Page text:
In late summer, I would swim and stream-walk a small section of the Raccoon River. While sedimented for decades now, the water was clear in the shallows. For a few years now, the water is pea-green from edge-to-edge. For decades and worse now, this water has strongly contributed to a vast hypoxia zone in the Gulf.
In the 1980s, I wrote about the wisdom of the river, focusing on the Des Moines River as a living, very open metaphor for the essential streaming dynamic of the universe that is within us as well in the streaming of our body metabolism and thought.
Thursday, September 22, 2016
The Iowa Landscape As A Commodity, Not A Homeland
Why not an Iowa national park--Mid-section Des Moines River Valley? Education does not really touch on the Iowa landscape--its bioregional essence, its rare soil fertility in the biosphere, and our commodity approach to landscape causing its rapid en masse exploitation/decimation/absence of protection. Education for a homeland would be quite different.
Excerpts from Your 2 Cents Worth, Part 2 [selected reader’s submissions/Des Moines Register]:
Have you ever noticed the water tastes different in other states? Do what I do. Bring along a small salt shaker of nitrates! Just a sprinkle in that glass of water, and you will have the taste of home.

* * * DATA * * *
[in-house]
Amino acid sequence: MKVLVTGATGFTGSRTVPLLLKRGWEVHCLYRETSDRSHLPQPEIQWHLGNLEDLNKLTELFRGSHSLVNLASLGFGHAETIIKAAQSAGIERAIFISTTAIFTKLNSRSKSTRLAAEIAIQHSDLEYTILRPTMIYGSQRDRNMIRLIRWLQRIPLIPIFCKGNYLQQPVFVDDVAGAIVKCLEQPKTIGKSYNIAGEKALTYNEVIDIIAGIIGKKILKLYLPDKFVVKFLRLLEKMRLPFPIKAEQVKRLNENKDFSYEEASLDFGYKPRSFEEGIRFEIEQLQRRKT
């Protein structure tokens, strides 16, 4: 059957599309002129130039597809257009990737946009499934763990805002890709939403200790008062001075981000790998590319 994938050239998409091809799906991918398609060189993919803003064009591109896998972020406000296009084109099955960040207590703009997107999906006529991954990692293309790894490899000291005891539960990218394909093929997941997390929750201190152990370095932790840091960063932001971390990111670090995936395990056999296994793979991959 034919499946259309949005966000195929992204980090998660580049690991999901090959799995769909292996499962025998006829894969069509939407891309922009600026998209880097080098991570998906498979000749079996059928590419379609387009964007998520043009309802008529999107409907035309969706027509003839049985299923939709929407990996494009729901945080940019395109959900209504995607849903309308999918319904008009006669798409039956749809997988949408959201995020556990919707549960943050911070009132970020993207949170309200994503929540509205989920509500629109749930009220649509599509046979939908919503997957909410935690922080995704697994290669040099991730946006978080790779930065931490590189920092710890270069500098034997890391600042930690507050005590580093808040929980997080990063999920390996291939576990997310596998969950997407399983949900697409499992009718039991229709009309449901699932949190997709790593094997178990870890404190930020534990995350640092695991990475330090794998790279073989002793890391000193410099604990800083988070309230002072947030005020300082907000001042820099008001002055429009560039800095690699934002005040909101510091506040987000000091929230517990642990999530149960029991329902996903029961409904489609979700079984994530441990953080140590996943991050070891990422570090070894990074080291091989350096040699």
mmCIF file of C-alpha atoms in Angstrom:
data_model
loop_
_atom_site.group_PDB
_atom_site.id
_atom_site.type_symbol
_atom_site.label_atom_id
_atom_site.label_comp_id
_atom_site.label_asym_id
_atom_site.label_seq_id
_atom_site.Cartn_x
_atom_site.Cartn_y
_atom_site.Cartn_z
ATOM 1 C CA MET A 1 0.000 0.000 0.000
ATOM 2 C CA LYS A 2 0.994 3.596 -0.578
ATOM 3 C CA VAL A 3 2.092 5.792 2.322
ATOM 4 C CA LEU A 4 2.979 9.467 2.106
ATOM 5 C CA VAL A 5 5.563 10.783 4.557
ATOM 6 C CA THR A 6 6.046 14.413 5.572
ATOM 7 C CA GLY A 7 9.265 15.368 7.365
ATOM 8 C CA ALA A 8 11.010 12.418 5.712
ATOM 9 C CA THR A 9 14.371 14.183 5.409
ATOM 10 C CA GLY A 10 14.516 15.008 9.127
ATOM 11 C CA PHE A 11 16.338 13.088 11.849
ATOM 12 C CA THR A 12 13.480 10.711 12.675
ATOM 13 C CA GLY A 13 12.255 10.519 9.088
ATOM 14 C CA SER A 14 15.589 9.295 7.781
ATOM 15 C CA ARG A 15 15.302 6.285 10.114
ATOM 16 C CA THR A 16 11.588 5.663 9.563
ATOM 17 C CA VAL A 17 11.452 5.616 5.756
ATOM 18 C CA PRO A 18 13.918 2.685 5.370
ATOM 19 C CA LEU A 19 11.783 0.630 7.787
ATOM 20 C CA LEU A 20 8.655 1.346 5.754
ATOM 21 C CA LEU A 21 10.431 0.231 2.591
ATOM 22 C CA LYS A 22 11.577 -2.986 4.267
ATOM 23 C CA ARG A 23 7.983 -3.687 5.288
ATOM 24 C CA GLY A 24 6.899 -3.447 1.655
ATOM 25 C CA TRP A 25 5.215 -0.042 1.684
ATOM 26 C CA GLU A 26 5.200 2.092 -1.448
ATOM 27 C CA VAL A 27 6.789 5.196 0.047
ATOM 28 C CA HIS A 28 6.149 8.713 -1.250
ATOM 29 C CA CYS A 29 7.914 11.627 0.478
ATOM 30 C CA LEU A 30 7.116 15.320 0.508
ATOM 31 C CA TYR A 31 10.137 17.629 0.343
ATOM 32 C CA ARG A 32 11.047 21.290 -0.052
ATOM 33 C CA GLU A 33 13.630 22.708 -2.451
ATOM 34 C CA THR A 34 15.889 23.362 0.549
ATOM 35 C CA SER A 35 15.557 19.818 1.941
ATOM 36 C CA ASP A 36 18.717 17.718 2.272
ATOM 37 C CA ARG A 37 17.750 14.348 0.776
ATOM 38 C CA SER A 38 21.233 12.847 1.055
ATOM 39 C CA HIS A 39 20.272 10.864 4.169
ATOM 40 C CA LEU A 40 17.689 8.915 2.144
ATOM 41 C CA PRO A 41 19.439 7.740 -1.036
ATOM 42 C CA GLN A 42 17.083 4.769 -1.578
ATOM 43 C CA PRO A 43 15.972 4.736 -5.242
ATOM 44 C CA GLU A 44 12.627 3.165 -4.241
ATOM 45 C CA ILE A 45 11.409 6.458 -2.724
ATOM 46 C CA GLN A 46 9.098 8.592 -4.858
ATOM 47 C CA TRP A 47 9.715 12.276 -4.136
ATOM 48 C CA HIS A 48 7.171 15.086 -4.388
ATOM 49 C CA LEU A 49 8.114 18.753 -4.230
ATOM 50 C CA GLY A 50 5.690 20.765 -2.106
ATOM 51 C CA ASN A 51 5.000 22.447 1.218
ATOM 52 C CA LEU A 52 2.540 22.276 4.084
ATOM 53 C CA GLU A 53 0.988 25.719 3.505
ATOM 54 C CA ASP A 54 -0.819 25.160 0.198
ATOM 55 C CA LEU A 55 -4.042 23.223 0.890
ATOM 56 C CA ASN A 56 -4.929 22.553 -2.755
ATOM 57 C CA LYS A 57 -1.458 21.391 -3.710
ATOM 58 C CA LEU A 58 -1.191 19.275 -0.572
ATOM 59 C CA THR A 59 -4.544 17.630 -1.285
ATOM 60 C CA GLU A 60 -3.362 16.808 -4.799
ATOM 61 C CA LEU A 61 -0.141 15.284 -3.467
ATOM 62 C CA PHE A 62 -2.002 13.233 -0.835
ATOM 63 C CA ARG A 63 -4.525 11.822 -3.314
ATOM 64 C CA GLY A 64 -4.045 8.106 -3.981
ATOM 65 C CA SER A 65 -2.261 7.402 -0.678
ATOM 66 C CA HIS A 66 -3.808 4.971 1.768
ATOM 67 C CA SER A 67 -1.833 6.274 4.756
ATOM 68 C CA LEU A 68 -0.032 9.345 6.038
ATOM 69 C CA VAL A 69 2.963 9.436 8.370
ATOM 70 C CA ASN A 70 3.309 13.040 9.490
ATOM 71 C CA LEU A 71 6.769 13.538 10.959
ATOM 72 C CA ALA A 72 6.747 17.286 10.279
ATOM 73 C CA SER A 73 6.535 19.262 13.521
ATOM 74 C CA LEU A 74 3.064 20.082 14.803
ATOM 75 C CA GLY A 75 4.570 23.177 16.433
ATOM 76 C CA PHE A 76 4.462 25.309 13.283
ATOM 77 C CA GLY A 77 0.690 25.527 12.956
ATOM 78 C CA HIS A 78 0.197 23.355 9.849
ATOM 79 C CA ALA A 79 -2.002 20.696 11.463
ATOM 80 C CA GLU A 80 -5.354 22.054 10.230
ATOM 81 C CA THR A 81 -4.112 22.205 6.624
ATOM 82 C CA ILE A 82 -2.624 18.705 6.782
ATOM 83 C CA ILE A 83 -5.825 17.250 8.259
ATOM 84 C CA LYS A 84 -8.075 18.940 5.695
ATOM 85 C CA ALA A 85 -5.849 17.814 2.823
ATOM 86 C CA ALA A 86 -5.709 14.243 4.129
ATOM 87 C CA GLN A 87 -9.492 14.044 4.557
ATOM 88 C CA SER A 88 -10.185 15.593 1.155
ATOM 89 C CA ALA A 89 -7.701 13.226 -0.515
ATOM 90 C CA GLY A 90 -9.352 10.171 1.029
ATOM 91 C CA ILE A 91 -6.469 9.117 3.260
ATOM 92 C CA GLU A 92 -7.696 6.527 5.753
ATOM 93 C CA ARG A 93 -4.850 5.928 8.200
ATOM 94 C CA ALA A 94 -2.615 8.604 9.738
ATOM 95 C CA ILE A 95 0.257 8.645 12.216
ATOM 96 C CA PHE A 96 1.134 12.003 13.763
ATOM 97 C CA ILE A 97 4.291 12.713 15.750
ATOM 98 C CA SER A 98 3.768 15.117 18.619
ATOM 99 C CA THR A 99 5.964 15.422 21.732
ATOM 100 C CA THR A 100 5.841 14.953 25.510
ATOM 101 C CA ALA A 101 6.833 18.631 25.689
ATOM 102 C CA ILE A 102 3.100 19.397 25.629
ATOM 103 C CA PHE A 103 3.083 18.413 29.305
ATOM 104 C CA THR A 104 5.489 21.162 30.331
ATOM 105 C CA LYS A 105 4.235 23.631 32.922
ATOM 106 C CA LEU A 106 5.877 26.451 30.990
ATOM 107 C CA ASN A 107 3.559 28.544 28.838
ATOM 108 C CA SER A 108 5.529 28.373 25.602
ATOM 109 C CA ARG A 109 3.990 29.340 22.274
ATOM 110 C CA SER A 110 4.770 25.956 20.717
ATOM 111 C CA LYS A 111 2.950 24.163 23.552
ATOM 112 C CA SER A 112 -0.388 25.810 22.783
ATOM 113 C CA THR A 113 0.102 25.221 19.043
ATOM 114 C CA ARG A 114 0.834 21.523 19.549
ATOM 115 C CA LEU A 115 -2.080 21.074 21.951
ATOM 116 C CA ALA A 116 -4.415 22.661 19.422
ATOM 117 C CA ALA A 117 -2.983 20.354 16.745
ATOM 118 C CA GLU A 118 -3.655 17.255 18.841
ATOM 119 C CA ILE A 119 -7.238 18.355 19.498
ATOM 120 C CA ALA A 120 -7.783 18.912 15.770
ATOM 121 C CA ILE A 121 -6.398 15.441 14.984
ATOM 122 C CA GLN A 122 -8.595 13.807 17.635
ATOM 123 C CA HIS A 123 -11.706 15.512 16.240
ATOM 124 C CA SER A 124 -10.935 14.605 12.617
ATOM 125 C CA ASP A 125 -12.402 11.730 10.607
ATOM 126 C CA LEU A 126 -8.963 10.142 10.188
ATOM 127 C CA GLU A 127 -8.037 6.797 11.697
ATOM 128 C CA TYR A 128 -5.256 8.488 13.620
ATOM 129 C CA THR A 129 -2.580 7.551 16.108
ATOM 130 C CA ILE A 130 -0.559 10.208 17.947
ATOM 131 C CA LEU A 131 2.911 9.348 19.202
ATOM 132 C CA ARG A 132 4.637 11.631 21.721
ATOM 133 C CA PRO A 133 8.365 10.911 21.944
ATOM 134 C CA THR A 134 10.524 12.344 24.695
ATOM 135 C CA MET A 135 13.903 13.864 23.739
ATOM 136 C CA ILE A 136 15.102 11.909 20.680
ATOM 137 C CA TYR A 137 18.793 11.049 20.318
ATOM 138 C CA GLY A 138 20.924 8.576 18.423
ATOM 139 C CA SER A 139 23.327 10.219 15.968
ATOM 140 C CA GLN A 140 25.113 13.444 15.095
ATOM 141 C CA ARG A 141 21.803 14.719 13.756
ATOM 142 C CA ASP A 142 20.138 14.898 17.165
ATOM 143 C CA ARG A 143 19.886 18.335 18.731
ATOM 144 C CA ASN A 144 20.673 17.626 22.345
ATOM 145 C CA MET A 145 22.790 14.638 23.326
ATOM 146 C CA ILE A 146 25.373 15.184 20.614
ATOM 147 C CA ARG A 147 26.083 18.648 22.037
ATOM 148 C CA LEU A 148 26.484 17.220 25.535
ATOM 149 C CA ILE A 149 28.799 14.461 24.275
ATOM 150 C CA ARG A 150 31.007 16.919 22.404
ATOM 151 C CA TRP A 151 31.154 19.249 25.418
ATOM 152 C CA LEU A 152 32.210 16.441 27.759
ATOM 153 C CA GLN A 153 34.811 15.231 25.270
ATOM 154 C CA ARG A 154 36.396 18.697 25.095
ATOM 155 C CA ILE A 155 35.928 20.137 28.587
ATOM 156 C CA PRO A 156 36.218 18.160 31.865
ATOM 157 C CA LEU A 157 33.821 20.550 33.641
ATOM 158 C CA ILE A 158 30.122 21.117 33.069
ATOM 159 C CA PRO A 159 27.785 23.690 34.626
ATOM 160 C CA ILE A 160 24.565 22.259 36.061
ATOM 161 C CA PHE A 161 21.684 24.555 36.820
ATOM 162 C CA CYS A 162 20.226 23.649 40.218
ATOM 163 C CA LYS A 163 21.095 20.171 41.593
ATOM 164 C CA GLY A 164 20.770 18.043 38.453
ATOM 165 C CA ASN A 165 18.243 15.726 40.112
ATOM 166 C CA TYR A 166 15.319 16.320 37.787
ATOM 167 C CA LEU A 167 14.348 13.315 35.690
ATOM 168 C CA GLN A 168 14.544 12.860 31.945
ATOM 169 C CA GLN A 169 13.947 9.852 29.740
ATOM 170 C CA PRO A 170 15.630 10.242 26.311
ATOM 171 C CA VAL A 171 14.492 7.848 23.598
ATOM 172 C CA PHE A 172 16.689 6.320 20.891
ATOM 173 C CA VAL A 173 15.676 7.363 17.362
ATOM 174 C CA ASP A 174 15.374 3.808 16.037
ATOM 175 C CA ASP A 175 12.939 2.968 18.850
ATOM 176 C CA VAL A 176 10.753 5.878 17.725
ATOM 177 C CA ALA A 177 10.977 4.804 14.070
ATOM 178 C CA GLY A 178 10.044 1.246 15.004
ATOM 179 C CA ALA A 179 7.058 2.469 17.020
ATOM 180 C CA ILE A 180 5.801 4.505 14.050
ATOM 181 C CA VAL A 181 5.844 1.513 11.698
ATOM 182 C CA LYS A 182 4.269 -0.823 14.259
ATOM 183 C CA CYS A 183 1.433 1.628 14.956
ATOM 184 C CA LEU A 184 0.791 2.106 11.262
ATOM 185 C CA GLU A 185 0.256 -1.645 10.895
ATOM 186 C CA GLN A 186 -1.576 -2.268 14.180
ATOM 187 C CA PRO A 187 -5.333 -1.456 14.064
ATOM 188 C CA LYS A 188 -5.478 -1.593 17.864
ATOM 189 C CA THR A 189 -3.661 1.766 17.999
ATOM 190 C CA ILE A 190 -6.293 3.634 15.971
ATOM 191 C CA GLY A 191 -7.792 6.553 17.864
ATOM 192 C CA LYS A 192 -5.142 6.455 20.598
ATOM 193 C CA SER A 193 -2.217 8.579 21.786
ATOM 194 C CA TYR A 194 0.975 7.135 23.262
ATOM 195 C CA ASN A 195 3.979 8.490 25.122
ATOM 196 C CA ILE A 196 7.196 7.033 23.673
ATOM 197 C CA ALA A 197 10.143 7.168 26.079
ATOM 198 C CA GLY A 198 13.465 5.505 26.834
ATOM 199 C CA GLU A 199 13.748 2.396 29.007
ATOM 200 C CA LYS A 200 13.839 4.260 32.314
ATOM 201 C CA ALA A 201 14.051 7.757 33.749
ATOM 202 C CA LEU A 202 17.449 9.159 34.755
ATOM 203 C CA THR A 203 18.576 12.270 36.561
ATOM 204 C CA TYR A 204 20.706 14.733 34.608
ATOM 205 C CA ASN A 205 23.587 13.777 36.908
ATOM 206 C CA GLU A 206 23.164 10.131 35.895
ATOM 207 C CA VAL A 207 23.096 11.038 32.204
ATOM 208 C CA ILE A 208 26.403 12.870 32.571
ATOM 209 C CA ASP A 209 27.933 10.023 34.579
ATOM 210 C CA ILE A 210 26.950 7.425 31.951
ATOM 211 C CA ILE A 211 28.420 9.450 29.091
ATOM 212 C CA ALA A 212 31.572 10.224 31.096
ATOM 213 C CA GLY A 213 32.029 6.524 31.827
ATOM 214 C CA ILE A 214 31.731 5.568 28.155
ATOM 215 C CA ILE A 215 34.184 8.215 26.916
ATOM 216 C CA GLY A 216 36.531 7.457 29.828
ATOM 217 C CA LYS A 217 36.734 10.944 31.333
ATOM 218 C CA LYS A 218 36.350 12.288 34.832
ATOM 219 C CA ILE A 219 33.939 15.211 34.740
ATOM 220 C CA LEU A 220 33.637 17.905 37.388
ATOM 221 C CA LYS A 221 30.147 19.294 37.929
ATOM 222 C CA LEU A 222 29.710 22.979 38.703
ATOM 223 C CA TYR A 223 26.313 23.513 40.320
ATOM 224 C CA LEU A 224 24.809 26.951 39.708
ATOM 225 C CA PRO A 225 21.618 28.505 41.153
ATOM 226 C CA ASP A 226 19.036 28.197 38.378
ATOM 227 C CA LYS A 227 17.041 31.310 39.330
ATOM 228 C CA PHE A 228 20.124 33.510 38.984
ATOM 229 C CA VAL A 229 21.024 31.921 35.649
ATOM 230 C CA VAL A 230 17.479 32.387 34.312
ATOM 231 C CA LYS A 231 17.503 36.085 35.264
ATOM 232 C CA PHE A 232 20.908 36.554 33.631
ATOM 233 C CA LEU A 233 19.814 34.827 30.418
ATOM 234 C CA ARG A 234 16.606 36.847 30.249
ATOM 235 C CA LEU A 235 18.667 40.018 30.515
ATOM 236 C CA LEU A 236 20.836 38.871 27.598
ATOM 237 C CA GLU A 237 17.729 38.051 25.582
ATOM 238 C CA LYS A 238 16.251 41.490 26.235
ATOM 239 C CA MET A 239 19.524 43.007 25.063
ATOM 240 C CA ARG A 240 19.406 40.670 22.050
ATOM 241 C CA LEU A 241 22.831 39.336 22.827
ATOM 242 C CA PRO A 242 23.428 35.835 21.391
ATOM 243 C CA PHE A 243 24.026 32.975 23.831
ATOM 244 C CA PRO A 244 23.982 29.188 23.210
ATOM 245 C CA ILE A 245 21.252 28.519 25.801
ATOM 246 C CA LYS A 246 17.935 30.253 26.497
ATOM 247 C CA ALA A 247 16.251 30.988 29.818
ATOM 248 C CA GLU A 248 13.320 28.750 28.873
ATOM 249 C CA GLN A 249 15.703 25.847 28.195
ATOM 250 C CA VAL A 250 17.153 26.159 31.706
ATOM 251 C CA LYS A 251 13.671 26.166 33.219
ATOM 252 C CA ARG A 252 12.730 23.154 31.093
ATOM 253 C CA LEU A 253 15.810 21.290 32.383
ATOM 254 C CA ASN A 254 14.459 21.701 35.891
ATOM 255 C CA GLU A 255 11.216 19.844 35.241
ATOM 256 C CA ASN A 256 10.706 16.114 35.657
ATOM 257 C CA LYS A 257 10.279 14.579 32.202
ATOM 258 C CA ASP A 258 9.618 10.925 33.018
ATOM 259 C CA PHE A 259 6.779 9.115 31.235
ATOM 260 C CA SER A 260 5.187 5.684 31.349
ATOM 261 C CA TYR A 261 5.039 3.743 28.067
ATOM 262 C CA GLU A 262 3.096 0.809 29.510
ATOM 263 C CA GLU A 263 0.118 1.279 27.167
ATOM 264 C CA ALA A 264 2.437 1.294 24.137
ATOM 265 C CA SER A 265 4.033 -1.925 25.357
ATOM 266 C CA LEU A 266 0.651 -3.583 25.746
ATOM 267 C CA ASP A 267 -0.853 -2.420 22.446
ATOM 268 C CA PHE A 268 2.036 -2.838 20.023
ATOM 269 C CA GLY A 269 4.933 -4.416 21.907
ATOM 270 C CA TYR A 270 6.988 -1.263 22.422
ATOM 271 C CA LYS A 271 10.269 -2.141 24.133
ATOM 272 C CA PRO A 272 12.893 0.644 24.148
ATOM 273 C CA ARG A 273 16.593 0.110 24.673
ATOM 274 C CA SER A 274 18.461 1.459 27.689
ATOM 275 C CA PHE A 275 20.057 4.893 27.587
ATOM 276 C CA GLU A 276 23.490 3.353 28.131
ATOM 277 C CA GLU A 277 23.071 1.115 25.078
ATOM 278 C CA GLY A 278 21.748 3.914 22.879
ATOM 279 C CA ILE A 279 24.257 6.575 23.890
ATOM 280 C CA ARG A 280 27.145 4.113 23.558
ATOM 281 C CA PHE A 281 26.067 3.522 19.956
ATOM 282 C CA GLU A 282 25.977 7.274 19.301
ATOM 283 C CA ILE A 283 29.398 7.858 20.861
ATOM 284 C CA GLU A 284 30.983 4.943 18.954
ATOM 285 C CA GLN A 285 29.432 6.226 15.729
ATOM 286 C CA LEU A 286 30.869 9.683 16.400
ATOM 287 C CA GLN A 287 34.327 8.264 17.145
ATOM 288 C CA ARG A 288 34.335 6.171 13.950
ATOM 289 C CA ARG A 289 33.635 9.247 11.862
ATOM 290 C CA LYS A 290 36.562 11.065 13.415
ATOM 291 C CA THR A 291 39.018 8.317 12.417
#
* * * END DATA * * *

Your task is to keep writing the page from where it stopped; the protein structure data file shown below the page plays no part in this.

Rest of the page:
Why doesn’t Iowa have a national park? Oh, that’s right, were not about conserving natural resources.
Of course, some Iowa farmers are doing what is needed to protect water. The problem is that they are a small percentage of Iowa’s 86,000 farmers. Good conservation by less than 3 percent of Iowa’s farmers doesn’t even begin to be enough.
In my area, some children learn more about rainforests in distant countries than they learn about the prairies, waters, and woodlands right here in Iowa. There’s a direct connection between that and Iowa’s dirty water, and conservationists understand it all too well.